Continue reading ‘Calcification and distribution of extant coccolithophores across the Drake Passage during late austral summer 2016’

Sub-weekly coral linear extension measurements in a coral reef


• 5-day coral skeletal liner extension growth was measured in the field using calcein.

• Linear extension was measured for three consecutive 5-day growth periods spanning a tidal cycle.

• Liner extension measurements were made on petrographically thin-sectionedskeletons with a confocal microscope.

• Skeletal linear extension was consistent through time despite large variation in environmental conditions.


Coral growth rates are often used as a metric of coral health and are measured extensively in the laboratory under controlled conditions to better understand the potential impacts of future climate change scenarios. However, in the field, corals live in dynamic environments, which can be subjected to multiple types of stressors that can not be mimicked in the laboratory. Furthermore, the temporal scales over which many environmental conditions can vary in the reef, such as extreme temperature anomalies, tidal fluctuations, and point source pollution events are far shorter than most field estimates of coral growth, which are generally at annual or seasonal scales. To measure the impact to coral growth of environmental variables that vary on time scales of less than a year or a few months requires developing new growth measurement techniques. With the goal of measuring coral growth at sub-weekly scales in the field, we developed a technique to measure 5-day linear extension growth rates. We tested our approach on colonies of Acropora hyacinthus living in a shallow back-reef ecosystem with routine extreme daily fluctuations in temperature, pH, and dissolved oxygen saturation. Using serial skeletal staining and petrographic thin sectioning we measured linear extension in A. hyacinthus during three consecutive 5-day growth periods that had differing amounts of environmental variability. At our field site in American Samoa, the second growth period had the largest tidal swings, resulting in higher variability: within a day temperature ranged up to 5.4 °C (reaching a maximum of 31.9 °C) and pH ranged up to 0.41 units (with a minimum of pH 7.78). We tested whether corals are able to maintain even linear extension rates across these short periods of time or not. After confocal microscopy analysis of stained skeletal samples we found that linear extension rates were similar across the three growth periods. Our fine-scale measurements suggest that during periods with different magnitudes of tidally driven environmental variability, but constant mean conditions, short-term linear extension growth rates remain consistent.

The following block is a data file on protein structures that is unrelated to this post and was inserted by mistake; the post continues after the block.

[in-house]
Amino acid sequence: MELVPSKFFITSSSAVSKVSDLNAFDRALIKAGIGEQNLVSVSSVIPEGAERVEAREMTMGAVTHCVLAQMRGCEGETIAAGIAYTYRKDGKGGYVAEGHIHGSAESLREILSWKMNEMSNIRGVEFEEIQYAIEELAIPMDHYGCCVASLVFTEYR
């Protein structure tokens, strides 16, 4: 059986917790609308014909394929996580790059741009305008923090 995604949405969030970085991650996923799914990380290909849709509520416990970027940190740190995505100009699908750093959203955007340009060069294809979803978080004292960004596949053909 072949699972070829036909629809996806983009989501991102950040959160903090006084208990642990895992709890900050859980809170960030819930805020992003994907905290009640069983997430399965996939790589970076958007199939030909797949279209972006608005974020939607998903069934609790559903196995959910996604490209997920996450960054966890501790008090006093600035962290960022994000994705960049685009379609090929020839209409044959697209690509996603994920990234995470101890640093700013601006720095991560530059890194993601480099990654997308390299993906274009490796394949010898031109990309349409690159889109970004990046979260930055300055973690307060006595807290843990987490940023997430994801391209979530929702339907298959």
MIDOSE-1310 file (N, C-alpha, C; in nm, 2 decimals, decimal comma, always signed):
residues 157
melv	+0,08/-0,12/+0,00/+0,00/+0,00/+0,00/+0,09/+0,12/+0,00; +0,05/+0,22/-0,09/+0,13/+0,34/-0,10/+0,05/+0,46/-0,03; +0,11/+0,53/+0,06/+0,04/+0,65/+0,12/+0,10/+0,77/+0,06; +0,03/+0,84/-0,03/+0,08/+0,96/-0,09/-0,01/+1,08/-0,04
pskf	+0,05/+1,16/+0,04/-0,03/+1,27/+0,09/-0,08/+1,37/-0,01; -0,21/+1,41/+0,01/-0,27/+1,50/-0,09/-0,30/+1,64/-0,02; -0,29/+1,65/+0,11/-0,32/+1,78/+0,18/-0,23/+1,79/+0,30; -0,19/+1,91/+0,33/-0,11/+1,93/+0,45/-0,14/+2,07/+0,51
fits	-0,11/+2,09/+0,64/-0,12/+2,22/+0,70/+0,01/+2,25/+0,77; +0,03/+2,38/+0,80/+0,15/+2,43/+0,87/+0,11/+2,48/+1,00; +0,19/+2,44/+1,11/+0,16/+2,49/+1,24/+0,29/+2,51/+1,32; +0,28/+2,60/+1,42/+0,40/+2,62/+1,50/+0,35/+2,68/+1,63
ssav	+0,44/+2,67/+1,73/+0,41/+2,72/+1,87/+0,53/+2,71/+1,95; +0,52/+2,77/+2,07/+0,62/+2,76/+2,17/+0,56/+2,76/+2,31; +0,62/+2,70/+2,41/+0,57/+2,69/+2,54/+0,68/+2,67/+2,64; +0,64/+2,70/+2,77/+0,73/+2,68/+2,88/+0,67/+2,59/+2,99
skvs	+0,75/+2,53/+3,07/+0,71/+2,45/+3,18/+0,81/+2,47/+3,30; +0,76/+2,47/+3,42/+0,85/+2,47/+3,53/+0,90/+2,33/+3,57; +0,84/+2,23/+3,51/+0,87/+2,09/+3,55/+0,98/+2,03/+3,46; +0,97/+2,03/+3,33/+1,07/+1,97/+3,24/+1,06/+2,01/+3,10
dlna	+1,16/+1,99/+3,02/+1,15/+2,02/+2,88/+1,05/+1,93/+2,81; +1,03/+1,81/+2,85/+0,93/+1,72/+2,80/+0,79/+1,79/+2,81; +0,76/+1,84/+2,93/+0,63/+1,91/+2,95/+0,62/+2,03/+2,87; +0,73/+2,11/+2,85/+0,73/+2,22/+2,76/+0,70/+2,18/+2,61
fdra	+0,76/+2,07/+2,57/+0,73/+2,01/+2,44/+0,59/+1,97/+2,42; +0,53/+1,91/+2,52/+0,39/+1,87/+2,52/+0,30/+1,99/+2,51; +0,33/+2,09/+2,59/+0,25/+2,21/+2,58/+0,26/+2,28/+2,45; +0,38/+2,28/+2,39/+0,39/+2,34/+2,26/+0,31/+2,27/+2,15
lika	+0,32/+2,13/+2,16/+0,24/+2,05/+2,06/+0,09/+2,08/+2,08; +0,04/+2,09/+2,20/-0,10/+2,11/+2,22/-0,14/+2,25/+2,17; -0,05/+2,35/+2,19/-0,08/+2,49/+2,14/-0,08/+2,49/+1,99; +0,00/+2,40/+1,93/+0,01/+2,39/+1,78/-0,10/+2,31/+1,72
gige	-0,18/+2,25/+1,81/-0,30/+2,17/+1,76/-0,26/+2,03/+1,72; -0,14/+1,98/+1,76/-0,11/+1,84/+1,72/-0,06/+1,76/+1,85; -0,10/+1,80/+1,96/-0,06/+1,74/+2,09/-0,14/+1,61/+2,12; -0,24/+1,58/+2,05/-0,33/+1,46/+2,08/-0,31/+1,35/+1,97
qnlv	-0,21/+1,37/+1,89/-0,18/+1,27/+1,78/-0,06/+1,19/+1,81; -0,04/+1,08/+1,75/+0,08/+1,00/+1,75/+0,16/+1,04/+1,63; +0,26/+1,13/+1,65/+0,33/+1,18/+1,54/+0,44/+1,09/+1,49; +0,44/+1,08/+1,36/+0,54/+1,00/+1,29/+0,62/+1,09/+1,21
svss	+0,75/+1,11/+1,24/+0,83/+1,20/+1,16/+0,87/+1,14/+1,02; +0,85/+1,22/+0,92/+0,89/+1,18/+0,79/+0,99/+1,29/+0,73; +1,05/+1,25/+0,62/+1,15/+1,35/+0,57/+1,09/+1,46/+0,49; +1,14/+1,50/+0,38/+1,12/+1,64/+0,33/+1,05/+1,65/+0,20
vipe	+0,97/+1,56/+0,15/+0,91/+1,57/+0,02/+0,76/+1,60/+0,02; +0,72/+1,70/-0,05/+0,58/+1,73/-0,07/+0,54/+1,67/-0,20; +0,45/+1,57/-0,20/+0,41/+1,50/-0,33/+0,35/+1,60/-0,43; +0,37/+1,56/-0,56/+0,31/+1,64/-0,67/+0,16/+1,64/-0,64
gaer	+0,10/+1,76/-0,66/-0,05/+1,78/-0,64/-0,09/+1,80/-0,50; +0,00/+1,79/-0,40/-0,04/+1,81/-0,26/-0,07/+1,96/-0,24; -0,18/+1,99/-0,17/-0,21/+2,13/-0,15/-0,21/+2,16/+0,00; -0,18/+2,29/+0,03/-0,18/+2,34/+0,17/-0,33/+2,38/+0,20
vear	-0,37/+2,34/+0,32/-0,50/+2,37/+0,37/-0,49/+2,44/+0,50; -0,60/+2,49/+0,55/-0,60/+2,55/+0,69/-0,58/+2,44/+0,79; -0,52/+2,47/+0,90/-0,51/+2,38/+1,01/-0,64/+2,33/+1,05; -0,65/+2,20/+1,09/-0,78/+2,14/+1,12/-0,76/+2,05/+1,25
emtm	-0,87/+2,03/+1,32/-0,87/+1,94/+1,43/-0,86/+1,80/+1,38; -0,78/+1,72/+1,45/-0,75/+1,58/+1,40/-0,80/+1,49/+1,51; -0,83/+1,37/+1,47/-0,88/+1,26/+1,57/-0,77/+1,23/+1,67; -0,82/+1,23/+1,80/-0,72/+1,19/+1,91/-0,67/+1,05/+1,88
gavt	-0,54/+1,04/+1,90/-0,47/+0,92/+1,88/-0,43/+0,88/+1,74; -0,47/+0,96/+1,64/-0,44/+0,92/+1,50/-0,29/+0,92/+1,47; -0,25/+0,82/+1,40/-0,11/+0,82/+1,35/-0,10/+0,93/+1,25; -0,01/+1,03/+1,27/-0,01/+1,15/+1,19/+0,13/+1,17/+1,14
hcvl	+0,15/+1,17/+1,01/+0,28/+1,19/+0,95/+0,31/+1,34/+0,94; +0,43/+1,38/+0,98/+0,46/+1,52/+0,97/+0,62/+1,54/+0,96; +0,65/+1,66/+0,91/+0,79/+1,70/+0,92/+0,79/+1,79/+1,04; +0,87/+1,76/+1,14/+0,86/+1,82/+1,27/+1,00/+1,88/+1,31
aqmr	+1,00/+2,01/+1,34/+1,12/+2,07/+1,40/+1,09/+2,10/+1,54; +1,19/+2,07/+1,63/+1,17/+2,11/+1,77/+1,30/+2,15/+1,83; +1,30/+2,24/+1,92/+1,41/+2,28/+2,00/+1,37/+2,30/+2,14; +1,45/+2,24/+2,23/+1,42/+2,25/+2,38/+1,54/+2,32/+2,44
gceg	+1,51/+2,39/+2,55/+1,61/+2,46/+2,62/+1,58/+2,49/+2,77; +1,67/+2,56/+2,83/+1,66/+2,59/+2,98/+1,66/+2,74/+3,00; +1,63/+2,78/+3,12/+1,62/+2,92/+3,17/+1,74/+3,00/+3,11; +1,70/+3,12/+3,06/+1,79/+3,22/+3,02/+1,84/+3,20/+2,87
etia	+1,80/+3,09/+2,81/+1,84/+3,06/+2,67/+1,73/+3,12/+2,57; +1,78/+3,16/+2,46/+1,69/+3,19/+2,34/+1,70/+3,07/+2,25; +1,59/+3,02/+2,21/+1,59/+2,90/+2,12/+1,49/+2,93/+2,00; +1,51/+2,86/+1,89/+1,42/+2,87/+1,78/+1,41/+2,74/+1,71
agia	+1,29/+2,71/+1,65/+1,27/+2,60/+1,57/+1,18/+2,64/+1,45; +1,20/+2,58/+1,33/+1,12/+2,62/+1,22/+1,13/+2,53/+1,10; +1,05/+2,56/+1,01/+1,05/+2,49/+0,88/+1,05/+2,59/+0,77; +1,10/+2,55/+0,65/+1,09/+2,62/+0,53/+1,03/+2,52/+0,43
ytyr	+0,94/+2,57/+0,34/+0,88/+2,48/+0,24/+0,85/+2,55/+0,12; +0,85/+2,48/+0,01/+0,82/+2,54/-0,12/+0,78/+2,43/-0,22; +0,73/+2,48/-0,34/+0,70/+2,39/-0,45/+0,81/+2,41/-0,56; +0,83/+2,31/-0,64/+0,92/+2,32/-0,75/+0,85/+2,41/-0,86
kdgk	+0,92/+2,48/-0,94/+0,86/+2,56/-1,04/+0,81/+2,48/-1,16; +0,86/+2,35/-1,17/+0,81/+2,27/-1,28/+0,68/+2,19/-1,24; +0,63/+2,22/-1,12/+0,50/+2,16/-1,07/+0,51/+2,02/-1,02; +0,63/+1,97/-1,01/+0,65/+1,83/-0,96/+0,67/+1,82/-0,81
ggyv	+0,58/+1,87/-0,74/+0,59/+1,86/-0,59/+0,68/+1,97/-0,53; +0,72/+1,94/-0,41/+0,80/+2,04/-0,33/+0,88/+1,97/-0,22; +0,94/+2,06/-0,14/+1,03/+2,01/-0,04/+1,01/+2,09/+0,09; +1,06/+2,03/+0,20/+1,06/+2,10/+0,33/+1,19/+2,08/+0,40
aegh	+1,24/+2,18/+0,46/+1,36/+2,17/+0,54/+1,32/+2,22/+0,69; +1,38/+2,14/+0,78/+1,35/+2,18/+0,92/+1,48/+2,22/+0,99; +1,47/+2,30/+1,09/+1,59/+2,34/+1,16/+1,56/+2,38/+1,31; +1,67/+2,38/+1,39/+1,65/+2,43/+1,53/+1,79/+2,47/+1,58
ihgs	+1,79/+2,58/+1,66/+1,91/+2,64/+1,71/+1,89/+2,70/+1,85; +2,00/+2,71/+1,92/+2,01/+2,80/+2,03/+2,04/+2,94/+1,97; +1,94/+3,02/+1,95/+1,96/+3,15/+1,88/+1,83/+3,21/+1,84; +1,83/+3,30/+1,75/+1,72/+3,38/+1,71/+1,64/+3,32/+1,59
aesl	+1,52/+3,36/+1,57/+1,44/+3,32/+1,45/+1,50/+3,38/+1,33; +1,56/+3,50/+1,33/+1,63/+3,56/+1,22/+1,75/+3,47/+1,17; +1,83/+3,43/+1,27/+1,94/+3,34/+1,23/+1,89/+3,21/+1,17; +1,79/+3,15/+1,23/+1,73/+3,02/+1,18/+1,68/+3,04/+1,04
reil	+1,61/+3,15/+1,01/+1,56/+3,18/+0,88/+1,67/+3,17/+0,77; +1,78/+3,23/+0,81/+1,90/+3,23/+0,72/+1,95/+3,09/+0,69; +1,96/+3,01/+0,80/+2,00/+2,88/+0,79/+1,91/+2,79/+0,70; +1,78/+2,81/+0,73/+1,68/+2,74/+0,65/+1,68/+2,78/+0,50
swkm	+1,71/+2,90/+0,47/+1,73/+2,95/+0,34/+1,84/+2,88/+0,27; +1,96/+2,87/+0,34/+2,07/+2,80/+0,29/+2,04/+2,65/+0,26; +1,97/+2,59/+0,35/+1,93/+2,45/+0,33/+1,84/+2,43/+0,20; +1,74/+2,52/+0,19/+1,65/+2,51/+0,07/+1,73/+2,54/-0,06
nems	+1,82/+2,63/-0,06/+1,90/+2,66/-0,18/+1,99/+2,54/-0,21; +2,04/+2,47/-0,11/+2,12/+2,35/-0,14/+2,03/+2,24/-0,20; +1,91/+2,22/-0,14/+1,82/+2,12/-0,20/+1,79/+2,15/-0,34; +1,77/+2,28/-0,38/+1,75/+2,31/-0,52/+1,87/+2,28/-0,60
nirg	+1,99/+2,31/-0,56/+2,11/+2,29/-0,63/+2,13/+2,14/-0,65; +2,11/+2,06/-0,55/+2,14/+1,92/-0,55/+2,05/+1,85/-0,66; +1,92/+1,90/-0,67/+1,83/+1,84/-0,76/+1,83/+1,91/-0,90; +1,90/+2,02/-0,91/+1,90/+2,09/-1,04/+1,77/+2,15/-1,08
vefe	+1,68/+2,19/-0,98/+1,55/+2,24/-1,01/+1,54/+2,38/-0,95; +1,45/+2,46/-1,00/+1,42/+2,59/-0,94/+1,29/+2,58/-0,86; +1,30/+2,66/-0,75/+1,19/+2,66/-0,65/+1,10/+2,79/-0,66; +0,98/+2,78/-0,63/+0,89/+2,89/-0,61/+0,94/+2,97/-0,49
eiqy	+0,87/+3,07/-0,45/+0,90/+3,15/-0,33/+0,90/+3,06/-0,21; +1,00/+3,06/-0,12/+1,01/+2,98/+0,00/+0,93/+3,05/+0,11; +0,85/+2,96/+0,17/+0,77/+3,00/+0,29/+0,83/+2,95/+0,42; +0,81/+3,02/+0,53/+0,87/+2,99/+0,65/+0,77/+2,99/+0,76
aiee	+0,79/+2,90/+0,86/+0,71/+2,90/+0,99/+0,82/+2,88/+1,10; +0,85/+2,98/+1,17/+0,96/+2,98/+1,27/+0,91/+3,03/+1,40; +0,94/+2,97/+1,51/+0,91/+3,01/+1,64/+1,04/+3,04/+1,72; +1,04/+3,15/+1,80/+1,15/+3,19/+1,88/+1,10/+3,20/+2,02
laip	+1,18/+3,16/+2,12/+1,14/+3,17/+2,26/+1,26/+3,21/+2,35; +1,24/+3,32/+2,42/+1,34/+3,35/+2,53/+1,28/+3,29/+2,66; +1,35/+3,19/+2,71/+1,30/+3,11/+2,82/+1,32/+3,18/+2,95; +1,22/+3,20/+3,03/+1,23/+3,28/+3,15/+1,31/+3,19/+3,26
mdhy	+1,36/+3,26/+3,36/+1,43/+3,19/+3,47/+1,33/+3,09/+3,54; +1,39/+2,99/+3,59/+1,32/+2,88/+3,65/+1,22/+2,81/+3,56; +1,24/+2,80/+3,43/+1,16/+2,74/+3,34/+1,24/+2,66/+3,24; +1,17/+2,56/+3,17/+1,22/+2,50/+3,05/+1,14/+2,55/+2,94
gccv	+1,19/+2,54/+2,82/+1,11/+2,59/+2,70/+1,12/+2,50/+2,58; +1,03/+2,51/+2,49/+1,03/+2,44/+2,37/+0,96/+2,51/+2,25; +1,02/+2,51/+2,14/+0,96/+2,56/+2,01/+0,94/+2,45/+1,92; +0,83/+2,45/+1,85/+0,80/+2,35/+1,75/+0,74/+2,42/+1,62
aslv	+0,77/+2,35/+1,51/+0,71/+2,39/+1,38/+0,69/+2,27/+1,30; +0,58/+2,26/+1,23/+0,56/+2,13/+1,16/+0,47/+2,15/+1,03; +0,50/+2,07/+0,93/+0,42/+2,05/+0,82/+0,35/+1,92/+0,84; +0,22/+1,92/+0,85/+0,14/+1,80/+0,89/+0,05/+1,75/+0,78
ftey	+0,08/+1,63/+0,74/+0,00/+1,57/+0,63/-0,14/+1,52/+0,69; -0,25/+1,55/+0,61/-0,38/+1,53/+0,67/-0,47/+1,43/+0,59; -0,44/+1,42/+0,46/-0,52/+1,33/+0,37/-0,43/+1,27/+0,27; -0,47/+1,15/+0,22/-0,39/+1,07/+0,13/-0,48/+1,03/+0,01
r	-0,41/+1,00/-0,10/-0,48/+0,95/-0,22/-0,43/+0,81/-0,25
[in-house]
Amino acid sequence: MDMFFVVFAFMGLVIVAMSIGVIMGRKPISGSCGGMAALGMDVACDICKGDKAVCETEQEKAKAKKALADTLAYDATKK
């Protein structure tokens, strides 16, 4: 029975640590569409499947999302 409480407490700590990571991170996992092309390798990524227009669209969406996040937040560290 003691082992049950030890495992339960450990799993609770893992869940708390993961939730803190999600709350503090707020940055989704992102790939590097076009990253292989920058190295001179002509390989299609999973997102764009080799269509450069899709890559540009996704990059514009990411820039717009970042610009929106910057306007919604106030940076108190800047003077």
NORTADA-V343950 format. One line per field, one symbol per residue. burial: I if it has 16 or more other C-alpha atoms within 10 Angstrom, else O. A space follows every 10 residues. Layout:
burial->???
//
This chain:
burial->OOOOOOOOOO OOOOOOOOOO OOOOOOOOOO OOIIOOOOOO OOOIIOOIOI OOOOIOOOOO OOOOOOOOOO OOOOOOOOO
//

Continue reading ‘Sub-weekly coral linear extension measurements in a coral reef’

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Ocean acidification in the IPCC AR5 WG II